Gate 3, about 6 months from EIS, entails training mechanics and maintenance personnel, delivering technical publications and repair procedures, and working with the customer to ensure that those new processes are ready to go once the aircraft and engines arrive.

Gate 4, about 3 months from EIS, provides the final preparations for receipt of the engine, including whatever specialized tooling might be required, providing any support equipment, and working with the customer to run “simulations” of events so that they know whom within PW to call for various events, and that PW is ready to provide that support on the other side and understands the customers requirements and logistical arrangements.

Gate 5 occurs at EIS, and the PW “go team” arrives on site to support the EIS process with the airline. This team of experienced PW field representatives provides assistance to ensure a smooth EIS.

Gate 6, about 3 months after EIS, is when the “go team” is assured that the customer is ready for smooth operations and doesn’t require additional assistance, moving to a “normal” operational mode.

Leveraging Existing and New Infrastructure

PW’s existing service and support network is world class, but will be tested by the rapid growth and new customer base from the GTF program, which already has commitments for more than 6,000 engines before the first engine enters service. This will certainly add volume to the customer support function, and entails adding staff to accommodate the rapid growth over the next five years as the 13 new aircraft models powered by the GTF engine are introduced.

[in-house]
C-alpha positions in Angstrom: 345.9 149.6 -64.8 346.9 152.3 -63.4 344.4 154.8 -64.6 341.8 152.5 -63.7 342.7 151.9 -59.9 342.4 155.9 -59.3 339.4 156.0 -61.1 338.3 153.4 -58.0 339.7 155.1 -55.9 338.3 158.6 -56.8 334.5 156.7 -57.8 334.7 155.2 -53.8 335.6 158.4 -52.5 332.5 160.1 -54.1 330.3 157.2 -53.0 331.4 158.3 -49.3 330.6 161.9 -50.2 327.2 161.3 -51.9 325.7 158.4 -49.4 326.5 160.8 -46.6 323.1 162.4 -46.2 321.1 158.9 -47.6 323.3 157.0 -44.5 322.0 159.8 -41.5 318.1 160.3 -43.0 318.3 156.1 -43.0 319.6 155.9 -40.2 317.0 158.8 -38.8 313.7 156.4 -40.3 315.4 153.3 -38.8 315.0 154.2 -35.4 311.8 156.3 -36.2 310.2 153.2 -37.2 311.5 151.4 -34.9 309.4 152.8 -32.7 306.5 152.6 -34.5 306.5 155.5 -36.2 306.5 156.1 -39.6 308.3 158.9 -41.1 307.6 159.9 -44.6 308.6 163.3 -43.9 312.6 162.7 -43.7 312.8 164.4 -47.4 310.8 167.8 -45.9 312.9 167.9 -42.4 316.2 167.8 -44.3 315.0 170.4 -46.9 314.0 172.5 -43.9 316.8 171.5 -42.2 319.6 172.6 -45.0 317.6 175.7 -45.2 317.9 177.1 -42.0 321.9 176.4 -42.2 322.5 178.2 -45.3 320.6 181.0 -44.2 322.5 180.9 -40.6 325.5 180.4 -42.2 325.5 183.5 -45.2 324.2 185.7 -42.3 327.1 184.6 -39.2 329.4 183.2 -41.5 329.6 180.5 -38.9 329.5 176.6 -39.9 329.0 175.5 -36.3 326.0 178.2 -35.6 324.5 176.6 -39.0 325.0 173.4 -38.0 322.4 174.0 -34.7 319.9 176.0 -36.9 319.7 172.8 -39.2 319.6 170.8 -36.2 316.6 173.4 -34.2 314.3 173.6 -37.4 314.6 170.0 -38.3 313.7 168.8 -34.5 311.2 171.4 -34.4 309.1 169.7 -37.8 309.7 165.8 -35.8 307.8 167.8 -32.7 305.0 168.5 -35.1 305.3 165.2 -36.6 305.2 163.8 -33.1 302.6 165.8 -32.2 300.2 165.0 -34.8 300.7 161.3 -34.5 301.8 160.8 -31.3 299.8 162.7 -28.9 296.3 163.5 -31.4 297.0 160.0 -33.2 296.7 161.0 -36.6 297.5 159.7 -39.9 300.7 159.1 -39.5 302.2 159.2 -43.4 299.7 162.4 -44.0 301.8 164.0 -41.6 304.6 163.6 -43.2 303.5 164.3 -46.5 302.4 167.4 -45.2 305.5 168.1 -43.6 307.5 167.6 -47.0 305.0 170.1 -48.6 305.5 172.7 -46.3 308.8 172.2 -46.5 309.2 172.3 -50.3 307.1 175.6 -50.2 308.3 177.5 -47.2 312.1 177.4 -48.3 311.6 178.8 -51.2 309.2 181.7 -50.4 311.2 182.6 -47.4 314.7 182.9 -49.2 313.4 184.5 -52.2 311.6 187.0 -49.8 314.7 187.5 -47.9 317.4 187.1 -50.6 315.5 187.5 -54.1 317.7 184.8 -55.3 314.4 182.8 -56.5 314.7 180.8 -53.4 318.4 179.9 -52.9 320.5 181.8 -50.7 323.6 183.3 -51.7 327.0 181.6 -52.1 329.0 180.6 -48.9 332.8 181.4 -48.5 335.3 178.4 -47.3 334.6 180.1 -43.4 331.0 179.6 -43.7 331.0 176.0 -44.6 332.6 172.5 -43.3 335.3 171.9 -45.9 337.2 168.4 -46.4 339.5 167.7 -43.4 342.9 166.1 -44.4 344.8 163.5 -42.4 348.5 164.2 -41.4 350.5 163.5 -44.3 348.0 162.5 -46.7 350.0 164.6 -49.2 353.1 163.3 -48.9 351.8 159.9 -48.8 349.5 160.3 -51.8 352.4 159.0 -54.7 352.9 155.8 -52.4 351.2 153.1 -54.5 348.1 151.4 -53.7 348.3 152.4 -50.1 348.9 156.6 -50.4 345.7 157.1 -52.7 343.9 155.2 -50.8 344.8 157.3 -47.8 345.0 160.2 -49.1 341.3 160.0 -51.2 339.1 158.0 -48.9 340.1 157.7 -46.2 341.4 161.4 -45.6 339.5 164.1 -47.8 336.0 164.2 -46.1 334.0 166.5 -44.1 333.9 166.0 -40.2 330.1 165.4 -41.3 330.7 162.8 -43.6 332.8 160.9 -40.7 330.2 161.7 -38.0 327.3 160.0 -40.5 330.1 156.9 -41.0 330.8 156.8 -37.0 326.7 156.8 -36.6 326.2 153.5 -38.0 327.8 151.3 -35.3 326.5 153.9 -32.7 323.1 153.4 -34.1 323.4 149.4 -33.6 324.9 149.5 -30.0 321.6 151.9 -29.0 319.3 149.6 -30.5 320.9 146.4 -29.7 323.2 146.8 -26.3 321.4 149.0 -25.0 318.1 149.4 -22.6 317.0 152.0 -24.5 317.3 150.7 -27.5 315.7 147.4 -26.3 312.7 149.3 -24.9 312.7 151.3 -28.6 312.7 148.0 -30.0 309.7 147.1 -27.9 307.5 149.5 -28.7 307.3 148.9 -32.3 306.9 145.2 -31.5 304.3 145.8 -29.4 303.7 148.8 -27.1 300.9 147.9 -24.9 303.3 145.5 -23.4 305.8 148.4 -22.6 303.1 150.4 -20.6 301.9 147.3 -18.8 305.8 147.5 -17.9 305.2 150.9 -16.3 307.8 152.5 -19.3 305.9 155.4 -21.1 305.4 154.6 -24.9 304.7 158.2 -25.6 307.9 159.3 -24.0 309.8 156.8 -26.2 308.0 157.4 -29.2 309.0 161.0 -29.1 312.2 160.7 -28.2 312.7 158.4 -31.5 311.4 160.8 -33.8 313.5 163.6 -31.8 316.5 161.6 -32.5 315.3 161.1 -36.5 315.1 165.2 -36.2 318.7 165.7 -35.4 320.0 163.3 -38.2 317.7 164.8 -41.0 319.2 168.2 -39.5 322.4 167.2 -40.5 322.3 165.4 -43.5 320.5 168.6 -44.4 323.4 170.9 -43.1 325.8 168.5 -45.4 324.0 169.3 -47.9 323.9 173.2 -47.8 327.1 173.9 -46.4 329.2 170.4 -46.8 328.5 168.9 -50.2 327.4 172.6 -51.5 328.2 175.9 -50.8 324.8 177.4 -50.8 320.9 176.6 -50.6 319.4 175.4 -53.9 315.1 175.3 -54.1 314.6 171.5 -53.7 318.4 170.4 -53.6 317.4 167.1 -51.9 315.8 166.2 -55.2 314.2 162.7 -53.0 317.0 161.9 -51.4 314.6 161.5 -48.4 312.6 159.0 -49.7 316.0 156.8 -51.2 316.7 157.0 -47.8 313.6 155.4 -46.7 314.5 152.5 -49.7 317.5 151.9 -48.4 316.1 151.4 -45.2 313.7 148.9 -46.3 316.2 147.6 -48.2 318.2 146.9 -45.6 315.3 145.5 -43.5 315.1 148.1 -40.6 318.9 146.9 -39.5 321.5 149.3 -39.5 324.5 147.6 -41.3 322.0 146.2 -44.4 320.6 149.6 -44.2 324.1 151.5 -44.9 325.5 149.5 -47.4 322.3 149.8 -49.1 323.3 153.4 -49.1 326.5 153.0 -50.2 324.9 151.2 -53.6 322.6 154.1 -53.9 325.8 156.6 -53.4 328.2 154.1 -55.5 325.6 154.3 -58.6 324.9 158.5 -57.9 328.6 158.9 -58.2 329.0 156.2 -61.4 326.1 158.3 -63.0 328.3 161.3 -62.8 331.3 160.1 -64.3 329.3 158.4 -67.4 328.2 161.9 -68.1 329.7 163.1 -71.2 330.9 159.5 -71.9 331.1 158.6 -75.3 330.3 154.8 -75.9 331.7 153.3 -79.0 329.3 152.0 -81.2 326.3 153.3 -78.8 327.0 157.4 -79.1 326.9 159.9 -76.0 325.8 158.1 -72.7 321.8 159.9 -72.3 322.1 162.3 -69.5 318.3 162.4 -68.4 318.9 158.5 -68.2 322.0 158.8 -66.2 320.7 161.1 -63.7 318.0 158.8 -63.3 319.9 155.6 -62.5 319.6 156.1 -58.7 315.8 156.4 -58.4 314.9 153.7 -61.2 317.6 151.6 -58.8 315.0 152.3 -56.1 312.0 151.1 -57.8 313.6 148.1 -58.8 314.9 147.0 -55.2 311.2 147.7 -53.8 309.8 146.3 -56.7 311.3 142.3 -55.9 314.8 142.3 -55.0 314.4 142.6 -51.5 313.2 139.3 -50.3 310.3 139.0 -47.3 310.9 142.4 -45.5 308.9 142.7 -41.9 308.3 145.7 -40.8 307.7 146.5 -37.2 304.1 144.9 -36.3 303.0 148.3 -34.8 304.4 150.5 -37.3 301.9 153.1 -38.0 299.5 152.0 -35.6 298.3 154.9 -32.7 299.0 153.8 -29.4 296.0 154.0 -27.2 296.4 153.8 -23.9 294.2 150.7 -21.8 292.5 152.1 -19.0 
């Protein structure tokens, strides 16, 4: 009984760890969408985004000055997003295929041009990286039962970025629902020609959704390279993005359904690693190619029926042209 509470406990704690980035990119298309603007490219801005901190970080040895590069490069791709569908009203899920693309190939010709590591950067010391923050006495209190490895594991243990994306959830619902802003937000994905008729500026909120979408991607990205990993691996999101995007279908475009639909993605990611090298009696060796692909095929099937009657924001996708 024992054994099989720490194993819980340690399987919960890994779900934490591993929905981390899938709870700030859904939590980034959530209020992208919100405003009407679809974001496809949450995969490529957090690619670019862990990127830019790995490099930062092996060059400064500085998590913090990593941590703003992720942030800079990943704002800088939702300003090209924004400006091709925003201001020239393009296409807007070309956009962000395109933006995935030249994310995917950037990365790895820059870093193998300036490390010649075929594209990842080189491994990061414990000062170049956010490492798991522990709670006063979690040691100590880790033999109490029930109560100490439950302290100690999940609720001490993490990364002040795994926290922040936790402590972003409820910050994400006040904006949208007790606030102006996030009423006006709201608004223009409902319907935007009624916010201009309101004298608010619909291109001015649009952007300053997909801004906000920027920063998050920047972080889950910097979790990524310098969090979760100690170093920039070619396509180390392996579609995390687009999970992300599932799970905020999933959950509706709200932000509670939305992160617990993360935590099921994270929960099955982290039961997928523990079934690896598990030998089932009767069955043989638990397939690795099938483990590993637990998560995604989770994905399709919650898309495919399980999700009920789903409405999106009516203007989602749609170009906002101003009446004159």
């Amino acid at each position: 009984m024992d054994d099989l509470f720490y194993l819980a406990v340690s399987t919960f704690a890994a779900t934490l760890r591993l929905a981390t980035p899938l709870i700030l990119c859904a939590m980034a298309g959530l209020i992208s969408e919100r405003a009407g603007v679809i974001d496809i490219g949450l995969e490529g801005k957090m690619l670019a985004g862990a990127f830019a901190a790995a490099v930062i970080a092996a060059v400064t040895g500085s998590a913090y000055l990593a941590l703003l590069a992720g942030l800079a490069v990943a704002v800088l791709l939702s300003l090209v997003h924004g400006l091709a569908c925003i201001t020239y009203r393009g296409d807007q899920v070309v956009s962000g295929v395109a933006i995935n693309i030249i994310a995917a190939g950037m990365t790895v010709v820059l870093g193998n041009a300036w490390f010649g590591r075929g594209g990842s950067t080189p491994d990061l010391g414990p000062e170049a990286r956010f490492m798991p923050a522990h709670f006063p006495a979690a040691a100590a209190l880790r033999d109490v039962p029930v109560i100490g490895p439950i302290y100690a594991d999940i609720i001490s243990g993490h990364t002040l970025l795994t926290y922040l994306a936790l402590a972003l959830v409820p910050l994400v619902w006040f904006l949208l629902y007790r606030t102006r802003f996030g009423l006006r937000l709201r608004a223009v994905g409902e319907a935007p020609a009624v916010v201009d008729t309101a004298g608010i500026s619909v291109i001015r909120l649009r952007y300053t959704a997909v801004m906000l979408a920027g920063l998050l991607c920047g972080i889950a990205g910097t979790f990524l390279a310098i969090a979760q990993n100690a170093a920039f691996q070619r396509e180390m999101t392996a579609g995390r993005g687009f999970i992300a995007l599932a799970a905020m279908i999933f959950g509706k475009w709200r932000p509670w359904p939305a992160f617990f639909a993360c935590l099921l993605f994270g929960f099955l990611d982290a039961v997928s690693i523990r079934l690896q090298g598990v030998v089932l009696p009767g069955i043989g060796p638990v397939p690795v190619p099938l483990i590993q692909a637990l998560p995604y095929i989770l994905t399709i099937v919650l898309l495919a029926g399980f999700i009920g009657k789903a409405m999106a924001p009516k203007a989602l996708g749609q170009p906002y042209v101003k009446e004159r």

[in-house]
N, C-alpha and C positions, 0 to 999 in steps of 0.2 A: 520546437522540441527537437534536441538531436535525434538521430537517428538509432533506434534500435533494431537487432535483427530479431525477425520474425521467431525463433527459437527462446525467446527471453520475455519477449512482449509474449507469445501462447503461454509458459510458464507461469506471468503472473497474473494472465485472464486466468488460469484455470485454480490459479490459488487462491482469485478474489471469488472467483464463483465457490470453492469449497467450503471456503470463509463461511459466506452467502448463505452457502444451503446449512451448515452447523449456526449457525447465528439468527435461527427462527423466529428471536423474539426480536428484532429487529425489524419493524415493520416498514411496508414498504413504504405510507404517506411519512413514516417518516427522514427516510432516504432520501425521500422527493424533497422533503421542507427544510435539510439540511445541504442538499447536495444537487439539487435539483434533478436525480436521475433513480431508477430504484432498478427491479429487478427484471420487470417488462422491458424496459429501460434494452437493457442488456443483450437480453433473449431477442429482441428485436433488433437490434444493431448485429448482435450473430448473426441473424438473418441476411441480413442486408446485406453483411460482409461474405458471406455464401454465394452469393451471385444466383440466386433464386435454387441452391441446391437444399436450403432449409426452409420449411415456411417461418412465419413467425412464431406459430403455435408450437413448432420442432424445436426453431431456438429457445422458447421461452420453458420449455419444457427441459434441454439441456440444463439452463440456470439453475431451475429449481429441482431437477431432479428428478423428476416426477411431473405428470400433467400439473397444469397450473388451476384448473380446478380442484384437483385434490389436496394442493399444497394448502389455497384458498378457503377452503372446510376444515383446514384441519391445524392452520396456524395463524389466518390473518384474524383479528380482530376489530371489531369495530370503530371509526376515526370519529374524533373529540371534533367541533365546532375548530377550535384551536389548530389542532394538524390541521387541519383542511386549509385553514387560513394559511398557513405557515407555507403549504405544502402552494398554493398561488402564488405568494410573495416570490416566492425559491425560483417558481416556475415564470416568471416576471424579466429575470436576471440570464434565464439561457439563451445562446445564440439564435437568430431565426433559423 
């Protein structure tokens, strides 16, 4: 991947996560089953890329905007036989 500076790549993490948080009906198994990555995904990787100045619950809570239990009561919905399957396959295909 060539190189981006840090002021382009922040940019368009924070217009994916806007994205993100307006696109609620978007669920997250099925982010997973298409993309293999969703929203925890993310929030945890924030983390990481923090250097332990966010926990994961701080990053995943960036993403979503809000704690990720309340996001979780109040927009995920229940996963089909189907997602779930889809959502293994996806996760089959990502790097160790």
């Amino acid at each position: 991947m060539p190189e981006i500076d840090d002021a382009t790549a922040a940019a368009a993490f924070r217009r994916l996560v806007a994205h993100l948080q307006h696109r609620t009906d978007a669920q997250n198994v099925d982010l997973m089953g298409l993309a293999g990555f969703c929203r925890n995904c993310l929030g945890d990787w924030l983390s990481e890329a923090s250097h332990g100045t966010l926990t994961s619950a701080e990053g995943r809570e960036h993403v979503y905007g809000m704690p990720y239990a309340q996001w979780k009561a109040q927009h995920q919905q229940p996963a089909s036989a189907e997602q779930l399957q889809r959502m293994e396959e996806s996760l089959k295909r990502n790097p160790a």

In recent years, PW has dramatically upgraded its customer support function to benefit from the technological improvements in aircraft engines. From improved access to Engine Health Monitoring data to administrative process improvements like electronic invoicing, the customer support function has become a focal point for the organization and its dedicated leadership.

Today, PW has more than 300 field personnel deployed in more than 65 offices worldwide. For the GTF EIS program, a team of the most experienced field representatives has been created and assigned specifically to this function. For new GTF engine operators, this team of “elite” customer service personnel will be co-located with customers for the critical portion of their EIS period – just before and just after delivery of the aircraft. That team can assist in troubleshooting problems and leverage the PW resources worldwide to solve any problems that may emerge.

Training is an important element in EIS, and PW recently opened a training facility in Beijing, a facility similar to their main East Hartford location. An additional training facility is now under construction in Hyderabad, India to support the subcontinent and Middle Eastern customers. We visited the East Hartford facility recently, which was in the process of undergoing a major changeover in order to support the GTF engine programs and ready initial training classes for customers early in 2015.